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National park awash with costly destruction

Rain, not lava, was the culprit in the slew of damage to Mount Rainier National Park Nov. 6 and 7 in Washington state. Over 36 hours, more than 45 centimeters (18 inches) of rain caused rivers to flood to levels that undercut roads, washed away campgrounds and triggered landslides.

The Pineapple Express — a jet stream that carries warm, wet air from Hawaii across the Pacific Ocean and to the West Coast — is blamed for dumping the record-breaking amount of rain on Washington and Oregon. The storm resulted in the deaths of three people, according to a Nov. 8 Associated Press story.

Lee Taylor, a spokesperson for Mount Rainier National Park, said on Nov. 21 that the park is slowly cleaning up. The road along Cowlitz Creek is “looking a lot better,” she said, as crews have cleared debris and diverted water from flowing over the road. Still, much work remains: Five roads, four campgrounds, one amphitheater, three buildings and numerous trails across the park were damaged by the flooding.

Rep. Norm Dicks (D-Wash.) toured the park Nov. 21 to view some of the damage, which, as of early December, had already cost the park more than $700,000. Dicks “expressed his commitment to the park,” to see that the interior appropriations committee helps the park get more funding to help with recovery efforts, Taylor said. The incident management team at the park “will be hopefully making rapid decisions to help quick progress on recovery from the flood so we can get ready for winter operations — hopefully,” she added. As of Dec. 5, roads remained closed, although some regions were open for non-motorized recreation, according to the park’s Web site.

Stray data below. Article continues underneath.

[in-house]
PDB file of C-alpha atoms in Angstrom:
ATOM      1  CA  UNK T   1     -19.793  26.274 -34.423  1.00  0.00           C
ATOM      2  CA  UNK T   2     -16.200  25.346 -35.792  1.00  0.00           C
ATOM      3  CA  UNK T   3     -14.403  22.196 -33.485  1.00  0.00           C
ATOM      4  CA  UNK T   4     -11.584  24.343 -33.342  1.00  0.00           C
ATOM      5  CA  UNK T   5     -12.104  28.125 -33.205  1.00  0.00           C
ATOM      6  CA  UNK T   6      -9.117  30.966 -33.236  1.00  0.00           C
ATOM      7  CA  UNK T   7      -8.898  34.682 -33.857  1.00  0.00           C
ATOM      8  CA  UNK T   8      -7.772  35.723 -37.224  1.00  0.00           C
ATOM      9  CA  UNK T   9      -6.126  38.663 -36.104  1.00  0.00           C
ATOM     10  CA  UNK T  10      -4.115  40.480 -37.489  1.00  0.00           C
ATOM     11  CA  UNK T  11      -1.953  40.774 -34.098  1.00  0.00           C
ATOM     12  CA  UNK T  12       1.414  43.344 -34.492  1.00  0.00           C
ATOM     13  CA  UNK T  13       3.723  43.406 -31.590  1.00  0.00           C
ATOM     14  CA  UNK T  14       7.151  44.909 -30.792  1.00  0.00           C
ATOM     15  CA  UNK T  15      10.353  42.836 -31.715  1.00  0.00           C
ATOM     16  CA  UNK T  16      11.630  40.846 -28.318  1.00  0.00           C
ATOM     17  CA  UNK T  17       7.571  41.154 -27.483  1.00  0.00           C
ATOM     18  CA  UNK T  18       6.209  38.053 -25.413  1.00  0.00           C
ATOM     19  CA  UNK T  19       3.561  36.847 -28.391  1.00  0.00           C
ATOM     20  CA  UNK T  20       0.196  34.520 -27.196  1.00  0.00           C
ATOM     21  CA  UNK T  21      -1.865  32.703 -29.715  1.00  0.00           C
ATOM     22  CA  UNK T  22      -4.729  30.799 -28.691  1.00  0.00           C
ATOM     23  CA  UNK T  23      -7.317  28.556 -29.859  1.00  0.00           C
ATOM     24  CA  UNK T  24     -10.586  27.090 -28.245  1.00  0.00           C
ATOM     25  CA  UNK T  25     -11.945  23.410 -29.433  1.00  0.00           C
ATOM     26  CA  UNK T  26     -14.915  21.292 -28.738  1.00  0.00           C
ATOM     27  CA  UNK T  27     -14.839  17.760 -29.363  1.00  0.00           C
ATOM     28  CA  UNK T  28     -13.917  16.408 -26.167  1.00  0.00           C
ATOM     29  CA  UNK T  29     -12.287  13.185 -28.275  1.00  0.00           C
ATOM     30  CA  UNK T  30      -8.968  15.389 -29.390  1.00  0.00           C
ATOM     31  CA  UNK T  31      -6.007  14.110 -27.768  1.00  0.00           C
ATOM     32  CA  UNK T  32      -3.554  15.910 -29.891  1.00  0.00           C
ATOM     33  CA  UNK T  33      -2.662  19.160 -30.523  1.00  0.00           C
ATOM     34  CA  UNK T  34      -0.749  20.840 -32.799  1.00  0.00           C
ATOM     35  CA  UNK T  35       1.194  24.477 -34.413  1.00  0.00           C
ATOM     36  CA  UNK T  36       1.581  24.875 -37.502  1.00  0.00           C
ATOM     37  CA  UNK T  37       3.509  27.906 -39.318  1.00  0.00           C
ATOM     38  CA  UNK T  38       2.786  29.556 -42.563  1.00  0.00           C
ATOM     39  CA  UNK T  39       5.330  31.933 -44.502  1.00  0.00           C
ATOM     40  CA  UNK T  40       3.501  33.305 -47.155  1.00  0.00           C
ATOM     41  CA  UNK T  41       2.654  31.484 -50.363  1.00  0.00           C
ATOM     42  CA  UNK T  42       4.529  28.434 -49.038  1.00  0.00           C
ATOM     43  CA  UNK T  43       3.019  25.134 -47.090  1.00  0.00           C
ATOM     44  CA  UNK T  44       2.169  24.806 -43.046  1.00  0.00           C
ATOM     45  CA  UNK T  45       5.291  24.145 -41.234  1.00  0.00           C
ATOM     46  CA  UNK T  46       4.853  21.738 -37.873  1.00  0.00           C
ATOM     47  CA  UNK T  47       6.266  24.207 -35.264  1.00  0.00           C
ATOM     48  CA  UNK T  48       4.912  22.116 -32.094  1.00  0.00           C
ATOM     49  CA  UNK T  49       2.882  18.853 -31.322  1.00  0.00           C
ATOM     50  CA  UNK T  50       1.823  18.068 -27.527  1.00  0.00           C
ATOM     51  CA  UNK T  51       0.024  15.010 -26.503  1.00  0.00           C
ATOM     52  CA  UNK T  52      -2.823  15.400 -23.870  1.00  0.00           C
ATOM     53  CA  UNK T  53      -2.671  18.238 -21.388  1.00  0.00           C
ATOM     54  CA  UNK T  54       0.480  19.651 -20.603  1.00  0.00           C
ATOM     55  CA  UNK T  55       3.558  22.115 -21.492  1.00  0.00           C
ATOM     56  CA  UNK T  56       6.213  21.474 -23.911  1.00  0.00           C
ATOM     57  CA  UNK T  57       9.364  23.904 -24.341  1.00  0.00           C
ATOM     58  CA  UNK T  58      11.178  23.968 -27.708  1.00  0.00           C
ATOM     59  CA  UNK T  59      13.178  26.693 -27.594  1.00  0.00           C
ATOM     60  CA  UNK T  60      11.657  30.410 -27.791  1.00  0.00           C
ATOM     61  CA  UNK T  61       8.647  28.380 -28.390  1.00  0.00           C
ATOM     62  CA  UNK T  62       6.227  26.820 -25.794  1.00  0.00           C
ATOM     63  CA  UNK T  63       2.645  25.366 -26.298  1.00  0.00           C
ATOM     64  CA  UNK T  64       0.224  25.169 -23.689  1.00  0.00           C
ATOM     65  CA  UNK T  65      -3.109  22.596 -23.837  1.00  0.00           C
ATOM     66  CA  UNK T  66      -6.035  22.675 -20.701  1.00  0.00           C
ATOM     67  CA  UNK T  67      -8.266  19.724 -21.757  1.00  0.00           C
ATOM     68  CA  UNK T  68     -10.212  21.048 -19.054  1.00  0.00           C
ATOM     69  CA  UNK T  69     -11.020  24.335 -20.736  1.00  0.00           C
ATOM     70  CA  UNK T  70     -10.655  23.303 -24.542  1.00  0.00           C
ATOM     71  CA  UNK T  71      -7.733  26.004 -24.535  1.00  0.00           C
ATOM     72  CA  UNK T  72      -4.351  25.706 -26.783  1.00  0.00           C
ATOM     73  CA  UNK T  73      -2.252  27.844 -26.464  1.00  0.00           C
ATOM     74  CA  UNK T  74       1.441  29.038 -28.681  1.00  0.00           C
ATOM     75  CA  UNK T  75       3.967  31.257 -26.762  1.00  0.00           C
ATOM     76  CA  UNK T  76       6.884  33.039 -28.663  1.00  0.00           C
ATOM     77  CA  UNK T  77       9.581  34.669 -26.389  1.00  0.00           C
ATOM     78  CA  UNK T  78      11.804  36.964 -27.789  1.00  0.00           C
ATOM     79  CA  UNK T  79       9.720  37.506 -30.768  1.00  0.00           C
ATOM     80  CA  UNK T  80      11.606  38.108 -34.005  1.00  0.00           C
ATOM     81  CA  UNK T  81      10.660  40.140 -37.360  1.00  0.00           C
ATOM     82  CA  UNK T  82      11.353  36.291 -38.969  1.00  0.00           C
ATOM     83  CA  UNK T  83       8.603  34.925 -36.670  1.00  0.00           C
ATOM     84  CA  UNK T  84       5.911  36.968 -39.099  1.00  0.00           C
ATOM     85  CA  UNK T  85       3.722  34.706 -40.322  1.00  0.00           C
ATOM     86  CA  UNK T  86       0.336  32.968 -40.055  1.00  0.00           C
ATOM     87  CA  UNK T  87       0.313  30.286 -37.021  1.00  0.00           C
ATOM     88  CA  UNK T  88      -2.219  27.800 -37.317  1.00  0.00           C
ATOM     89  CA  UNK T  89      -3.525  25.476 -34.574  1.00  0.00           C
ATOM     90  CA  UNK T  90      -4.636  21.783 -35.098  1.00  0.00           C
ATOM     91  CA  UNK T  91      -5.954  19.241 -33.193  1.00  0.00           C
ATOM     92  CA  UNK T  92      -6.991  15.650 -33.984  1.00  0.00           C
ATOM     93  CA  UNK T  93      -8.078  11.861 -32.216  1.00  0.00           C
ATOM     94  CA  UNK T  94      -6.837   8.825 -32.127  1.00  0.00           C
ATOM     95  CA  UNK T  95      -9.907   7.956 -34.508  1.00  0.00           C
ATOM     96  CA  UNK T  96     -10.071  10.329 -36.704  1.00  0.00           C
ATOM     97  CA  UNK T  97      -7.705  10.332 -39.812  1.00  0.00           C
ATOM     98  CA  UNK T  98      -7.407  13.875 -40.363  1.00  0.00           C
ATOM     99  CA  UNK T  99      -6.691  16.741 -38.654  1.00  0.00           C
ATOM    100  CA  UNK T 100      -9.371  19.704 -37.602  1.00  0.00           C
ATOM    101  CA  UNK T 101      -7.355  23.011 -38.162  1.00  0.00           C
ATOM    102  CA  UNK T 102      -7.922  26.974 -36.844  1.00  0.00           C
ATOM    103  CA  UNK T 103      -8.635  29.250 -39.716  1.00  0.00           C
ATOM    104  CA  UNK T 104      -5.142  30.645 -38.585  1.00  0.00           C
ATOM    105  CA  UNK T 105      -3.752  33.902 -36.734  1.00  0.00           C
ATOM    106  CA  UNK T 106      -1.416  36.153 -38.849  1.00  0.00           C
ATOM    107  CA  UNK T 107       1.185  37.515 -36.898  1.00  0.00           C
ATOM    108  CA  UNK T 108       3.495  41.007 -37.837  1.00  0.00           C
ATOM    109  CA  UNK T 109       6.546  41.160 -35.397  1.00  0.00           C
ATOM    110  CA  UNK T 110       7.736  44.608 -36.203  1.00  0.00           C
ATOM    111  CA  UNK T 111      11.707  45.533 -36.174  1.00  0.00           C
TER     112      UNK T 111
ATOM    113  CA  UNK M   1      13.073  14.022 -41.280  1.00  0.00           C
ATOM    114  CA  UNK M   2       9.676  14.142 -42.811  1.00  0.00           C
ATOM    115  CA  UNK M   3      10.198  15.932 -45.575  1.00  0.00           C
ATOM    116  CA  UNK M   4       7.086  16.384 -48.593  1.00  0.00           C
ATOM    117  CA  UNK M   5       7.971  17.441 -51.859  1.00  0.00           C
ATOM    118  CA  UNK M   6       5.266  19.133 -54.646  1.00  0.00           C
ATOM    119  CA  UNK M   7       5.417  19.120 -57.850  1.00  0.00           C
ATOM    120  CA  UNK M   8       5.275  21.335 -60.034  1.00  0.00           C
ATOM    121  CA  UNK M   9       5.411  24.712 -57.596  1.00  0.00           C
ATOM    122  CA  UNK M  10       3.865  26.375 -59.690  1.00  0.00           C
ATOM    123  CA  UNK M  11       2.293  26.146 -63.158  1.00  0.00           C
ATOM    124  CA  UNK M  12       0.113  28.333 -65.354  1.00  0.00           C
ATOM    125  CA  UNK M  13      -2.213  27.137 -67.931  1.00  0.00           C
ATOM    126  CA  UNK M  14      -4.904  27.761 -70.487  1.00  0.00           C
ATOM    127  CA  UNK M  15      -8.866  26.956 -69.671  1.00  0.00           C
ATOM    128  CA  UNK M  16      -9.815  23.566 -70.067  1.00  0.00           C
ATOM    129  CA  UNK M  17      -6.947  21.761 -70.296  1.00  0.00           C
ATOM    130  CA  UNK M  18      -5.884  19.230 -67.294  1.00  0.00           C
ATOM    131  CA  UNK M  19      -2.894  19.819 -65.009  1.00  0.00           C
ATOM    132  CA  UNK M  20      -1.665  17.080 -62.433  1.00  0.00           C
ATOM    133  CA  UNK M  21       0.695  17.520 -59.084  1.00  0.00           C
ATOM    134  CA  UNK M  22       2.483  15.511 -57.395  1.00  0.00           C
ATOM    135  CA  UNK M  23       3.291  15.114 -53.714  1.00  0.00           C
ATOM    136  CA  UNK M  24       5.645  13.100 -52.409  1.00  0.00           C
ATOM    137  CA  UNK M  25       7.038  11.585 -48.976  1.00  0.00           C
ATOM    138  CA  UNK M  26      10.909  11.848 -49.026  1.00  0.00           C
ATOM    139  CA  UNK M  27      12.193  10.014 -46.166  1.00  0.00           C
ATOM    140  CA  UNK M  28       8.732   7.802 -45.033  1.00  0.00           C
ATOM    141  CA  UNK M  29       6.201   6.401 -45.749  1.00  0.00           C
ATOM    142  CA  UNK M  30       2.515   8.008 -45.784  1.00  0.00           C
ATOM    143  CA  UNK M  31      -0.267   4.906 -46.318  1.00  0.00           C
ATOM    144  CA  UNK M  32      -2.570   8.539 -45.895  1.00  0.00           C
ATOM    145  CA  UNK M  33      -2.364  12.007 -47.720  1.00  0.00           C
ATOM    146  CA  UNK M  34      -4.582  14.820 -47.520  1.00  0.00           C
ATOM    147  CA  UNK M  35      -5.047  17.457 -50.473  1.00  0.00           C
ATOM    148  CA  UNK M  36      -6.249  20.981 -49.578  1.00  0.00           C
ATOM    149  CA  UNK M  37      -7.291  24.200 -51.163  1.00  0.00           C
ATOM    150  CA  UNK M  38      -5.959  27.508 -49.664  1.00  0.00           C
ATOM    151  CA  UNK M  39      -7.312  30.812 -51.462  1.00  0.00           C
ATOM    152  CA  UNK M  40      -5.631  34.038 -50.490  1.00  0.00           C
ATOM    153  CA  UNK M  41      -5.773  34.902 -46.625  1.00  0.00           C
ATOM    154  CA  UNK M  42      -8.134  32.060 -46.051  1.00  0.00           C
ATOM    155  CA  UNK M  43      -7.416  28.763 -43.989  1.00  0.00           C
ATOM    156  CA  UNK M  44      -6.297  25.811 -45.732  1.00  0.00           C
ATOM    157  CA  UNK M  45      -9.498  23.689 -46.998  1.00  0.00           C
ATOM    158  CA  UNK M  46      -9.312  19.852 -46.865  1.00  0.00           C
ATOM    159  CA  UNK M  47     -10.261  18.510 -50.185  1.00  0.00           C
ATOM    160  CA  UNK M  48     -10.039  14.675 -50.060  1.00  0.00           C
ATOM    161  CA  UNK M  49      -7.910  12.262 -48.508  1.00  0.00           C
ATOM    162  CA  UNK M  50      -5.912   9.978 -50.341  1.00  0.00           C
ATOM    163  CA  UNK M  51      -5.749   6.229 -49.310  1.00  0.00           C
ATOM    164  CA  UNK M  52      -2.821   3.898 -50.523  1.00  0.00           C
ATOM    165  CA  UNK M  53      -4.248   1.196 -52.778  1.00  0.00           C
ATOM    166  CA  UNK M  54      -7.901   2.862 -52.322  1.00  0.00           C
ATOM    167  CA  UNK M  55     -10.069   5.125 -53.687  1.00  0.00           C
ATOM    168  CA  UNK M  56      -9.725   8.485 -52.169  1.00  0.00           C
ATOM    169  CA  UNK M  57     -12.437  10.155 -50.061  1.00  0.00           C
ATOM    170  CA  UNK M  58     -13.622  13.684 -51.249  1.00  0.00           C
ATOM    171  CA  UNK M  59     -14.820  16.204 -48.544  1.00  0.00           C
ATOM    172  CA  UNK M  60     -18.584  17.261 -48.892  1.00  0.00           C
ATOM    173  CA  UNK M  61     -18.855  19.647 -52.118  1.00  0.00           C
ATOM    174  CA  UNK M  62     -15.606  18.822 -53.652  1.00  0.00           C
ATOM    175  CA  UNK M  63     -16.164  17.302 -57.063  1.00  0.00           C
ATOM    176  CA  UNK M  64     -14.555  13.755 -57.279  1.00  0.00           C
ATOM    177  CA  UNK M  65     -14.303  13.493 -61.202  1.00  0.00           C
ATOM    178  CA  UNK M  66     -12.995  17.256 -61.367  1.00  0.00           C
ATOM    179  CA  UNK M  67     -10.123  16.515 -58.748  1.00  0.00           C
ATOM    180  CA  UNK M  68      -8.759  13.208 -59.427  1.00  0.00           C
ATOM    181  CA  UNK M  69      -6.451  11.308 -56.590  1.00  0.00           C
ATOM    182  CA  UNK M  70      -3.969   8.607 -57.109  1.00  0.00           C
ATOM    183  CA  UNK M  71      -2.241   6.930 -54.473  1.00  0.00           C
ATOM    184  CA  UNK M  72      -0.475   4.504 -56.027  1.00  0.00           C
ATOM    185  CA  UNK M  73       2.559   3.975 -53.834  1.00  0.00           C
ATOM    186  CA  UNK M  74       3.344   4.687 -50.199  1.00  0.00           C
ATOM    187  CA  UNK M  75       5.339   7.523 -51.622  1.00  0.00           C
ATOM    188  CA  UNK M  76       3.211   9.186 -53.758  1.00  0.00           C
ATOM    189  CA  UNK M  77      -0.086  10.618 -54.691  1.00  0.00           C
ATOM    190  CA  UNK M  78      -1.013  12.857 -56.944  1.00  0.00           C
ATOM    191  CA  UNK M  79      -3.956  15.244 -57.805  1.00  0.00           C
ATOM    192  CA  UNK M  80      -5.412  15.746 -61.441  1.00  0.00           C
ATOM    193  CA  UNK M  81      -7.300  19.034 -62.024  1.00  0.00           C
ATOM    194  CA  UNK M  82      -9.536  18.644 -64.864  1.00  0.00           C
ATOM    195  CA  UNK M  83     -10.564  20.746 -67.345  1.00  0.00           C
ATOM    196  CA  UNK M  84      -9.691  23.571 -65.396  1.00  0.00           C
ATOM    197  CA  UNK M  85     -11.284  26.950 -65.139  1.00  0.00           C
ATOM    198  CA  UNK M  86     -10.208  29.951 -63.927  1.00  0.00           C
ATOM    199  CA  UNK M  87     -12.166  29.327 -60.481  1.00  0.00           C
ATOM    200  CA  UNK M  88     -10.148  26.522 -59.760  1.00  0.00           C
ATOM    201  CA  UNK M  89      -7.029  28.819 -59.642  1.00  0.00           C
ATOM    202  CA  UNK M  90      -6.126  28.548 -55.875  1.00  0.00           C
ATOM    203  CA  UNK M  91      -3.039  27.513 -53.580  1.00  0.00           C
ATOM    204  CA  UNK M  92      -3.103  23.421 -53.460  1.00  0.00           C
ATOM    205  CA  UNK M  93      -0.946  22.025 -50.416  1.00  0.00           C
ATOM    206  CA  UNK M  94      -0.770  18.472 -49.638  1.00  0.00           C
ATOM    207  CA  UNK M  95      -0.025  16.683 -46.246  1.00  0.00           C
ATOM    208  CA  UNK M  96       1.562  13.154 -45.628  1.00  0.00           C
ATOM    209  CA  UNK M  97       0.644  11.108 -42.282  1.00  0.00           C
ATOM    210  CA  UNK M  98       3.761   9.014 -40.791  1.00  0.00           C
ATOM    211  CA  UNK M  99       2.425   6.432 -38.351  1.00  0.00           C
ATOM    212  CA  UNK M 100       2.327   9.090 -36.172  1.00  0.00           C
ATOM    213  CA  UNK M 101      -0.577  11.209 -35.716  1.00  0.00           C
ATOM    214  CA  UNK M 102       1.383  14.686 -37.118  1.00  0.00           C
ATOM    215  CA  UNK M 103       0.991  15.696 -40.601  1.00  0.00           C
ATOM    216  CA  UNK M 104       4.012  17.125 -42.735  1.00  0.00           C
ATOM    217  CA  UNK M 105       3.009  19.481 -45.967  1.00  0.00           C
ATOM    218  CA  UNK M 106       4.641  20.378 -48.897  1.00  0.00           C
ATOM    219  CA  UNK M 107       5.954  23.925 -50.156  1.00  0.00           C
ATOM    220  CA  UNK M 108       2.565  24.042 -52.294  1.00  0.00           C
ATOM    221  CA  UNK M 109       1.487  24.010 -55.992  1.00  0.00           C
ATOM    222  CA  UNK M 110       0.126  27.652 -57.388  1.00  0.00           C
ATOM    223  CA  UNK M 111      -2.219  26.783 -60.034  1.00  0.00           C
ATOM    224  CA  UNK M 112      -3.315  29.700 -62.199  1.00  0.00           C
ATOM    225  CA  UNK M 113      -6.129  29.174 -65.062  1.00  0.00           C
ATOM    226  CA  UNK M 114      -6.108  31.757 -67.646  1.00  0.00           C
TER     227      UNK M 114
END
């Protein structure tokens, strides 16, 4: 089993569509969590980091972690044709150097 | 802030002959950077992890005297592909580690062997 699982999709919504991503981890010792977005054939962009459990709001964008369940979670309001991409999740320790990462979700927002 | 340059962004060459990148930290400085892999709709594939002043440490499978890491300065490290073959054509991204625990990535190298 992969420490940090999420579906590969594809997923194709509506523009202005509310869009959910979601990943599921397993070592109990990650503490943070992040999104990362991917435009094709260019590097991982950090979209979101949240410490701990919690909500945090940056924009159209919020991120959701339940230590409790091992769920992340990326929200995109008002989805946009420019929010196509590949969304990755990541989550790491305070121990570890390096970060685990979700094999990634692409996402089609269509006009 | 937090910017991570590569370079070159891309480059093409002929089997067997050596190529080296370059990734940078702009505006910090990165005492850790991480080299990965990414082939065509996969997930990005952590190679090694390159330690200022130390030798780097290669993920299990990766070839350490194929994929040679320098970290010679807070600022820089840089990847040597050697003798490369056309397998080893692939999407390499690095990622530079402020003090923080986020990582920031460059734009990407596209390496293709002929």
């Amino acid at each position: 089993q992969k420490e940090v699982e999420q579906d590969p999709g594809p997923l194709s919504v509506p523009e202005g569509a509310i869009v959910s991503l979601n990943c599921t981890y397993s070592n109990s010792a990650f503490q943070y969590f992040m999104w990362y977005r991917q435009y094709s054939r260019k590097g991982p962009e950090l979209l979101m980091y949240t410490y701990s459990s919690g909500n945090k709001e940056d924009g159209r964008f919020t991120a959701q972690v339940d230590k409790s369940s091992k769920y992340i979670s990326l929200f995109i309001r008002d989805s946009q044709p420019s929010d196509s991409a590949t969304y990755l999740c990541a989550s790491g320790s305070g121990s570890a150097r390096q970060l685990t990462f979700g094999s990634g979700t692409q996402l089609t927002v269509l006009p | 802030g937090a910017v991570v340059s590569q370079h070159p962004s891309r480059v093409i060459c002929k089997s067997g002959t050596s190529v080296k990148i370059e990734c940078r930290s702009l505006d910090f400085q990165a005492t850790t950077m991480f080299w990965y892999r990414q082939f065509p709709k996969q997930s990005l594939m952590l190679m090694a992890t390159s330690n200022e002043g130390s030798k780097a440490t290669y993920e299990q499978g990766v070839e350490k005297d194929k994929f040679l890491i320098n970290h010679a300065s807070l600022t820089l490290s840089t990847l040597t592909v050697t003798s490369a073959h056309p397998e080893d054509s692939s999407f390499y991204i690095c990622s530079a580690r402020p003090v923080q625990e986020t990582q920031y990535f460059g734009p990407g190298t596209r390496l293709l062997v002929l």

1. The road to the Kautz Helibase was washed out and is not passable.

2. A 1,520-meter-long slide ended here, at Ohanapecosh campground, destroying several campsites and part of the road. A blue picnic bench in the center of the photo shows the scale of the incident.


3. This dramatic aerial photo shows a channel, about 18 meters wide and 24 meters deep, that cut across Highway 123. Almost a kilometer down the road a debris flow washed out the road.

4. The same large landslide that took out part of Ohanapecosh campground also wiped out Stevens Canyon Road in two places, including the location seen here.


5. The parking lot in front of the Emergency Operations Center at Longmire was destroyed when it was undercut by the rising Nisqually River. A corner of the building was also damaged, as was about 60 meters of sewer line that was emptying into the river.


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